Electronic Arts filed a motion yesterday asking the court to dismiss the complaint in the antitrust lawsuit filed by current and former collegiate athletes against the company, the NCAA and the Collegiate Licensing Company (CLC) – according to a Polygon report. The thrust of EA's argument in that motion is that it should not be part of the lawsuit.
The lawsuit was filed by Ed O'Bannon, a former star at the University of California, LA but was later joined by former and current college athletes. Lawyers for O'Bannon were seeking to get the lawsuit certified as a class action. On July 18 lawyers for the Plaintiffs amended the previous complaint to include six current NCAA athletes. The court will rule whether the plaintiffs' case is a certified class-action suit or not in a September hearing.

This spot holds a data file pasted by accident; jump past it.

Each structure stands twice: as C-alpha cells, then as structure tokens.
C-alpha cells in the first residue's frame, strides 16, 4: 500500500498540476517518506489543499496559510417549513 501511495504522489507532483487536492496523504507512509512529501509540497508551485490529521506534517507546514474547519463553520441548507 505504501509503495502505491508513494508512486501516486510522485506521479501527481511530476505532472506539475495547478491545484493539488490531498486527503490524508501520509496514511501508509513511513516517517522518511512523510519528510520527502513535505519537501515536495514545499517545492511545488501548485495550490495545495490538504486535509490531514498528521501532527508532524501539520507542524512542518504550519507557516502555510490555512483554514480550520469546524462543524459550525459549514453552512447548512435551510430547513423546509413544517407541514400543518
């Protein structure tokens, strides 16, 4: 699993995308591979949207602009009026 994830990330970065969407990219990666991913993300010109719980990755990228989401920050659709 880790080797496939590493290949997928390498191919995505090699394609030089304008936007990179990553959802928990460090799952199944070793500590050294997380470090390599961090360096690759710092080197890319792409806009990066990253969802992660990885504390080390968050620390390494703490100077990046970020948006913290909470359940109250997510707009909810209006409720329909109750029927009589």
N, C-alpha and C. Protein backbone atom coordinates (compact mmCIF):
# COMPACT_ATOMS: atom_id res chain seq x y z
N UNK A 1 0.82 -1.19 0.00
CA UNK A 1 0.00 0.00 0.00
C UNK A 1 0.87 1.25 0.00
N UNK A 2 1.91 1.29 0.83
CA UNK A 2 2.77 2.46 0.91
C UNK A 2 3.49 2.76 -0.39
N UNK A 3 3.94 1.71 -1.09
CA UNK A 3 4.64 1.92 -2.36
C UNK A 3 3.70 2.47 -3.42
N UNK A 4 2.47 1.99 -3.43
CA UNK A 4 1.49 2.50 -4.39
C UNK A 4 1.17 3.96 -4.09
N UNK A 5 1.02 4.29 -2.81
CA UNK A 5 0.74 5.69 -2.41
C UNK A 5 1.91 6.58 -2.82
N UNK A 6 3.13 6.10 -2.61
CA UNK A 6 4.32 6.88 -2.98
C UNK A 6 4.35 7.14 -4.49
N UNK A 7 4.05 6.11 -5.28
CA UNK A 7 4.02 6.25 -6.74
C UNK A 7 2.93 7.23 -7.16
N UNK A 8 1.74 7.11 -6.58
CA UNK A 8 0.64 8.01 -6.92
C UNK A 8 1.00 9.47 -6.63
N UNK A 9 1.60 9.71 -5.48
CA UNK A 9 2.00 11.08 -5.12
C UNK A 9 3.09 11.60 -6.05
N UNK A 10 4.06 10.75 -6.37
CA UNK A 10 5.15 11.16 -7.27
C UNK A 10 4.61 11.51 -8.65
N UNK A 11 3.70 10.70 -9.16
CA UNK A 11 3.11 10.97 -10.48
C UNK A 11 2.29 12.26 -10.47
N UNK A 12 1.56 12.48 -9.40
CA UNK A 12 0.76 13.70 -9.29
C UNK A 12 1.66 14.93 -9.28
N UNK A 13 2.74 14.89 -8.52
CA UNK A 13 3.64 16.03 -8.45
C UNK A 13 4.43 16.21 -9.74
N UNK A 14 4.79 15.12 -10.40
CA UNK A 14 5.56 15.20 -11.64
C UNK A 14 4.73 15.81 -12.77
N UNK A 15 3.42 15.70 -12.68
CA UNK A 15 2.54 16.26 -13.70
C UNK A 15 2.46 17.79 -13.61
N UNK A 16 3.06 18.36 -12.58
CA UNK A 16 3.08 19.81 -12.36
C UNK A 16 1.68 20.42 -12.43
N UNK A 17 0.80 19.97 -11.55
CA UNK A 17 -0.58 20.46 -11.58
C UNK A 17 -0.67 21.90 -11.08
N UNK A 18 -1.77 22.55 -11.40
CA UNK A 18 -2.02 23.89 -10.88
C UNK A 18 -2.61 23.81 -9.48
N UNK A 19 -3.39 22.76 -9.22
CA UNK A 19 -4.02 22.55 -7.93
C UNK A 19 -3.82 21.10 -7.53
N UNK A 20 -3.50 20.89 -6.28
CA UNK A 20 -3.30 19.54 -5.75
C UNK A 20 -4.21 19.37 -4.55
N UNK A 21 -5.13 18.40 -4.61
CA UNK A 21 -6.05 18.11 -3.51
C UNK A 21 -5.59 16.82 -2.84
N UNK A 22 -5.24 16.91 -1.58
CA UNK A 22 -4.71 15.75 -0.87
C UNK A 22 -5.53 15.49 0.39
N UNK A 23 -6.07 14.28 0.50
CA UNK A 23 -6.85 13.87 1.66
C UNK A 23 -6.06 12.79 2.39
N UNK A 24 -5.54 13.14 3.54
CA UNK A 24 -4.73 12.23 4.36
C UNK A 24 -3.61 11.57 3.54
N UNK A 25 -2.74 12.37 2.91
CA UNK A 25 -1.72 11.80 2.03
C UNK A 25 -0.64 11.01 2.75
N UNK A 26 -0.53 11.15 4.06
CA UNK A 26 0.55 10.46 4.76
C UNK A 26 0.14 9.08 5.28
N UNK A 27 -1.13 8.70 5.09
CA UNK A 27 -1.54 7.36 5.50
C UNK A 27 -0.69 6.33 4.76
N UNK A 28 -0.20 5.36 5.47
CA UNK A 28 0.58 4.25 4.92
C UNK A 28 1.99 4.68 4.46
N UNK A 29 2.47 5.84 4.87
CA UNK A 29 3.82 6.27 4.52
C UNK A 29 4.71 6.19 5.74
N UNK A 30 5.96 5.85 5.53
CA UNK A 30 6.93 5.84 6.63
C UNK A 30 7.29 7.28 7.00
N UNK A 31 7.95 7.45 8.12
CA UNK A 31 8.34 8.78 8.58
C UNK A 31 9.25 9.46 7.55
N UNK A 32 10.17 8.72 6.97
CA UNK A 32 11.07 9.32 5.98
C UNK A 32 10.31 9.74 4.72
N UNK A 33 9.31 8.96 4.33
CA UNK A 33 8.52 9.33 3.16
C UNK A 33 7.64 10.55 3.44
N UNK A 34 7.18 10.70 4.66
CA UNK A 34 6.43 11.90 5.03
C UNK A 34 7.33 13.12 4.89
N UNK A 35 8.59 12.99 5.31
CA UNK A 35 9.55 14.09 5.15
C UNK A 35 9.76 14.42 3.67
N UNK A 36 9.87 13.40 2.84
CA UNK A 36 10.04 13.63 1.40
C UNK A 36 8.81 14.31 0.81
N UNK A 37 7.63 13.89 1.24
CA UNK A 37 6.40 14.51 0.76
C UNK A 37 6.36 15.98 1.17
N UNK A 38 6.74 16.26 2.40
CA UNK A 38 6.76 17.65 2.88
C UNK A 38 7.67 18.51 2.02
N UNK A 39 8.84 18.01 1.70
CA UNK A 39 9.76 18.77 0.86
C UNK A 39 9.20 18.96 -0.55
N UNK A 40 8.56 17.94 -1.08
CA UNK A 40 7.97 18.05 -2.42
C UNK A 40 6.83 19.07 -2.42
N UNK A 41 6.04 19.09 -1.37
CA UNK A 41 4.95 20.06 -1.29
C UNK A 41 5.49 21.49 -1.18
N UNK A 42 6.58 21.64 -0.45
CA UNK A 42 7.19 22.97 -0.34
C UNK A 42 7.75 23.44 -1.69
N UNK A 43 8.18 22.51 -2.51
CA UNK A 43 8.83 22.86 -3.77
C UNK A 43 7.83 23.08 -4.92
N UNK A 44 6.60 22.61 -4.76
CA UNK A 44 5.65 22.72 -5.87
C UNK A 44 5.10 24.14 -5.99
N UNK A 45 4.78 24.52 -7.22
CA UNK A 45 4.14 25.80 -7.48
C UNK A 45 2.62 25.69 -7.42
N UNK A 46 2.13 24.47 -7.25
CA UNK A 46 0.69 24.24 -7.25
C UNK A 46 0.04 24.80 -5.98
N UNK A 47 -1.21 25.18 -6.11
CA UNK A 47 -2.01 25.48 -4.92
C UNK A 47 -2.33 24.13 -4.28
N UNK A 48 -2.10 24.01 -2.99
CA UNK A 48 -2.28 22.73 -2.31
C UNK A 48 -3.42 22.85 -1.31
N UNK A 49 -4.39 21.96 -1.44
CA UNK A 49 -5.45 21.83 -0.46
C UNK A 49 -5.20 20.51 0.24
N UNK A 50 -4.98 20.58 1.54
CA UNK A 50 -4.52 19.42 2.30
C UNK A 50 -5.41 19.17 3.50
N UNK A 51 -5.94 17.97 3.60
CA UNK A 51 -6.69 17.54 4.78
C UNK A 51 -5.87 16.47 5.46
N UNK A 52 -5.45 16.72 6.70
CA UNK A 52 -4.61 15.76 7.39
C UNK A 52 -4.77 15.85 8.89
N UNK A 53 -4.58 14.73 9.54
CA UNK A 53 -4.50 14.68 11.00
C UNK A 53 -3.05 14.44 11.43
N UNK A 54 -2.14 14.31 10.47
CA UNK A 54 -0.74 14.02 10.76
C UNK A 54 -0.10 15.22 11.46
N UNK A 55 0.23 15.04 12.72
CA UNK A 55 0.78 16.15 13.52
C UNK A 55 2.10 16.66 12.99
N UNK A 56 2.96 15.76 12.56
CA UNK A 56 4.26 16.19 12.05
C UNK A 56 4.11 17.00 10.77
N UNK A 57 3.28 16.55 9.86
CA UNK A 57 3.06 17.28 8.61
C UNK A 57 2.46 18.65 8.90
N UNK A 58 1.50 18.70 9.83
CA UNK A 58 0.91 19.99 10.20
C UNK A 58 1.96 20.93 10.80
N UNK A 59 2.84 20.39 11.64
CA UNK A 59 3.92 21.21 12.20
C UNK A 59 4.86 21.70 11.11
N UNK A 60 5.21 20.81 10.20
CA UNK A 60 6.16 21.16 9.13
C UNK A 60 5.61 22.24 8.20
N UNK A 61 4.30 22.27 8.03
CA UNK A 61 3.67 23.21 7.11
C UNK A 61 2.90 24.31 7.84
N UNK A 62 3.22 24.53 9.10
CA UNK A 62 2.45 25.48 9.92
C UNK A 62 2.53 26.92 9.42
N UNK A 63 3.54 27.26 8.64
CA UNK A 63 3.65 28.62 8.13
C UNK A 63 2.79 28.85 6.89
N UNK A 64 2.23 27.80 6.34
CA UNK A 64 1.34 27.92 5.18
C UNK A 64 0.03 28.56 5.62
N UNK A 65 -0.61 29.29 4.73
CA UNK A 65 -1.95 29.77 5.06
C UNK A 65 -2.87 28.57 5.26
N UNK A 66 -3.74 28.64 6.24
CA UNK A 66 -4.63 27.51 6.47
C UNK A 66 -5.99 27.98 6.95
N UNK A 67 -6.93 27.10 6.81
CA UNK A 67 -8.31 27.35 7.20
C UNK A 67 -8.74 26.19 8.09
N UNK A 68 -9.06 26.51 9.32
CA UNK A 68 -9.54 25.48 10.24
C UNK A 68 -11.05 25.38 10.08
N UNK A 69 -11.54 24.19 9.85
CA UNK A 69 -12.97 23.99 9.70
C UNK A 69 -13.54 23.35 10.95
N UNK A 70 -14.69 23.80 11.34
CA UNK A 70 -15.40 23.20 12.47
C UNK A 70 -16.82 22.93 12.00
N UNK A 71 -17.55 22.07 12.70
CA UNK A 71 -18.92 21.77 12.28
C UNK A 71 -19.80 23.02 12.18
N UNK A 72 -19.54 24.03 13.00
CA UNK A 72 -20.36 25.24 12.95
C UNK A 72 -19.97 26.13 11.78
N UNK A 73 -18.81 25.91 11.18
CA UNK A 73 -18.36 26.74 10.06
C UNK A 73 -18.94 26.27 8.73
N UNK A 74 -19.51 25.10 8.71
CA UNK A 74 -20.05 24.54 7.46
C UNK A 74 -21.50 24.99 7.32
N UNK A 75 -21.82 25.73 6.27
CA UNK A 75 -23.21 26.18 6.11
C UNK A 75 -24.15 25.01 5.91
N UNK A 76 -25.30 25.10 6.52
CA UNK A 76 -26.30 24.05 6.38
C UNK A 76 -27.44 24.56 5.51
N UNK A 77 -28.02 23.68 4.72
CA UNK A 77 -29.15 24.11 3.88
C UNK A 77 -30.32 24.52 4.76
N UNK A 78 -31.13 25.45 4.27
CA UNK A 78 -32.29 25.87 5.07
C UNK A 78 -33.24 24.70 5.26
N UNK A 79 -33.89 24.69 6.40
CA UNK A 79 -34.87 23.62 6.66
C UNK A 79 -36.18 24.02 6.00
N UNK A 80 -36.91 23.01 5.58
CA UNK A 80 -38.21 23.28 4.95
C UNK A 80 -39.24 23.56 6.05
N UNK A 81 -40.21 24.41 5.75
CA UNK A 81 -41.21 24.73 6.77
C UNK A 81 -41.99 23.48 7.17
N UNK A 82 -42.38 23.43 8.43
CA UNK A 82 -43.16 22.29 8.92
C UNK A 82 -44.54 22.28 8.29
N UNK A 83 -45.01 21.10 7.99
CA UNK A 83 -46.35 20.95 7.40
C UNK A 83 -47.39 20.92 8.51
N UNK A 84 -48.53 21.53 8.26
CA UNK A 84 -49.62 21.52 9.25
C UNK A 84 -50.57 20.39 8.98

EA is asking the court for an opportunity to file a motion to dismiss the third amended complaint on the grounds that the company is entitled to test the "legal sufficiency" of it. EA contends that the complaint fails that legal sufficiency test.
"All [the complaint] alleges is that EA agreed to follow the NCAA's rules regarding using student athletes' names and likenesses," said EA in its request to the court. "That is not a viable antitrust claim. EA does not belong in this antitrust action that centers on the NCAA's adoption and enforcement of its rules."
EA is basically trying to take itself out of the case by putting the blame on the NCAA. You can learn more here (EA's Notice of Motion dated July 29) and here (EA's motion to dismiss dated July 29). Earlier this month the NCAA announced that it would let EA's license expire in June 2014.